Optimizing with texture compression

To optimize your OpenGL ES application, you can compress the textures that you use. Texture compression is a specialized form of image compression that's designed for storing texture maps. Support for texture compression formats varies by GPU and you can see a list of BlackBerry 10 devices and their corresponding GPUs in Capabilities by graphics platform. The following sections describe the benefits of compressing textures, the texture compression formats that are available on BlackBerry 10 devices, and the texture compression pipeline.

Benefits of texture compression

  • Decreases memory size and bandwidth requirements

    Compressed texture data uses significantly less memory than uncompressed texture data. Compressing textures greatly reduces the memory and bus bandwidth needed to read textures.

  • Increases performance

    Because compressed textures have reduced bandwidth requirements, there is a performance improvement when transferring data using the Accelerated Graphics Port and from the default frame buffer.

  • Supports larger textures and more textures

    Larger textures typically result in more surface detail and a smoother look. Because texture sizes are smaller, you can store more textures as well.

  • Allows for mipmapping

    The extra memory you gain from texture compression allows you to use mipmaps, which help reduce aliasing artifacts on textured surfaces. Mipmaps require extra memory, but texture compression uses the finite system memory more efficiently.

Texture compression formats

If you use glGetString() to query the extensions that BlackBerry 10 supports, you can obtain a list of the texture compression formats that are available.

3Dc texture compression

BlackBerry 10 devices that use the Qualcomm Adreno GPU support the 3Dc texture compression format. The OpenGL ES extension is GL_AMD_compressed_3DC_texture. If this extension exists, you can use 3Dc compression. The following formats are supported:
  • 3DC_X_AMD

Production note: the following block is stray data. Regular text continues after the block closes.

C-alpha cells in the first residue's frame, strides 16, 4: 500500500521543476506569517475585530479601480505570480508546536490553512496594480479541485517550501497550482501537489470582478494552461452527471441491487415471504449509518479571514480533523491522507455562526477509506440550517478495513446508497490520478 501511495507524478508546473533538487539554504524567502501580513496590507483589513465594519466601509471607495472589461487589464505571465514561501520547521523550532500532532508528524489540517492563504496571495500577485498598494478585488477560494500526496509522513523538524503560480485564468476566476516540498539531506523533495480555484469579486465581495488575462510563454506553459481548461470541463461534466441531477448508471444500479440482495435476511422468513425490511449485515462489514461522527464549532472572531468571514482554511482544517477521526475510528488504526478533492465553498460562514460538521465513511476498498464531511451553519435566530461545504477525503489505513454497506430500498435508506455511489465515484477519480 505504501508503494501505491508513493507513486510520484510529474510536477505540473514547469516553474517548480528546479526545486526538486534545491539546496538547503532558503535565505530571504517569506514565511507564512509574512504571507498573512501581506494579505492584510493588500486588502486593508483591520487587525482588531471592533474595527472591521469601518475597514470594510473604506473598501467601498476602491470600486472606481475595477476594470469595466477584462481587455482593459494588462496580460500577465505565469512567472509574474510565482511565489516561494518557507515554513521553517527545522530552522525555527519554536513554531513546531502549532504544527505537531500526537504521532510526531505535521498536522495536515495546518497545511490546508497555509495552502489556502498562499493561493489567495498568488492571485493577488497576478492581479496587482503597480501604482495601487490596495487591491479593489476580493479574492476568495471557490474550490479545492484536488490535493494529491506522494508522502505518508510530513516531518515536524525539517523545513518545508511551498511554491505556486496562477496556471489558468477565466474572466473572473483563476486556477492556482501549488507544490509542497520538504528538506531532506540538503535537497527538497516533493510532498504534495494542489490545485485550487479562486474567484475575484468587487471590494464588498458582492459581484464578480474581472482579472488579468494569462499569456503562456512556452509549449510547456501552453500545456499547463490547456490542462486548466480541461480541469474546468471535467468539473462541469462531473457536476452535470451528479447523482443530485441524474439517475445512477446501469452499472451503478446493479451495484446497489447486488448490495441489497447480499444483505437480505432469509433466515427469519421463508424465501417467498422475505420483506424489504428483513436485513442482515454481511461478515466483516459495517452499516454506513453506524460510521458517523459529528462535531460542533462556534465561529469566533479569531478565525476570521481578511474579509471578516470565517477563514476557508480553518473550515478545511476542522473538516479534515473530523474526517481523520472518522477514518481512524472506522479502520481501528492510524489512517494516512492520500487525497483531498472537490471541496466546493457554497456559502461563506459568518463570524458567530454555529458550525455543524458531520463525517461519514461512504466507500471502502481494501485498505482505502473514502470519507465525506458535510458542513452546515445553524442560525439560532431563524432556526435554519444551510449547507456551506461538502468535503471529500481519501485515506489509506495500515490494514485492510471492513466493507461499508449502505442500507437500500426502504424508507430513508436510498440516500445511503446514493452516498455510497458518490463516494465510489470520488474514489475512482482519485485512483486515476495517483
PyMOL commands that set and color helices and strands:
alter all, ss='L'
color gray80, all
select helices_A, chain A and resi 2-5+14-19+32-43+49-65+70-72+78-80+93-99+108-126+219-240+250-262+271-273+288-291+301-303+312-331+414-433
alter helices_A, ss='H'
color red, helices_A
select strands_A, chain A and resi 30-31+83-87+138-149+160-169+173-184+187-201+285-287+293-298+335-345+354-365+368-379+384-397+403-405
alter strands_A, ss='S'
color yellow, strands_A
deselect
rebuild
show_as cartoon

• 3DC_XY_AMD
To compress your textures, you can use the Compressonator tool.

ATITC texture compression

BlackBerry 10 devices that use the Qualcomm Adreno GPU support the ATITC (ATC) texture compression format. The OpenGL ES extension is GL_AMD_compressed_ATC_texture. If this extension exists, you can use ATC compression. The following formats are supported:
  • ATC_RGB_AMD
  • ATC_RGBA_EXPLICIT_ALPHA_AMD
  • ATC_RGBA_INTERPOLATED_ALPHA_AMD
To compress your textures, you can use the Compressonator tool.

Ericsson texture compression

BlackBerry 10 devices that use the Qualcomm Adreno or PowerVR GPU support the Ericsson texture compression (ETC1) format. The OpenGL ES extension is GL_OES_compressed_ETC1_RGB8_texture. ETC1 doesn't support an alpha channel, so you use fully opaque textures only. To compress your textures, you can use the etcpack tool.

PowerVR texture compression

BlackBerry 10 devices that use the PowerVR GPU support the PowerVR texture compression (PVRTC) format. The OpenGL ES extension is GL_IMG_texture_compression_pvrtc. If this extension exists, you can use the PVRTC format. The extension provides additional functionality that's specific to the PVRTC format, but it supports precompressed images only. The following formats are supported:
  • GL_COMPRESSED_RGB_PVRTC_4BPPV1_IMG
  • GL_COMPRESSED_RGB_PVRTC_2BPPV1_IMG
  • GL_COMPRESSED_RGBA_PVRTC_4BPPV1_IMG
  • GL_COMPRESSED_RGBA_PVRTC_2BPPV1_IMG
To precompress images, you can use the Imagination Technologies PVRTexTool.

Texture compression pipeline

In this section, we discuss the texture compression pipeline and how to use texture compression in your application. First, we check which formats are available, and then compress the textures with a tool. Finally, we use the compressed textures in your code. This section outlines how to use the ETC1 compression format, but you can apply this approach to other formats as well.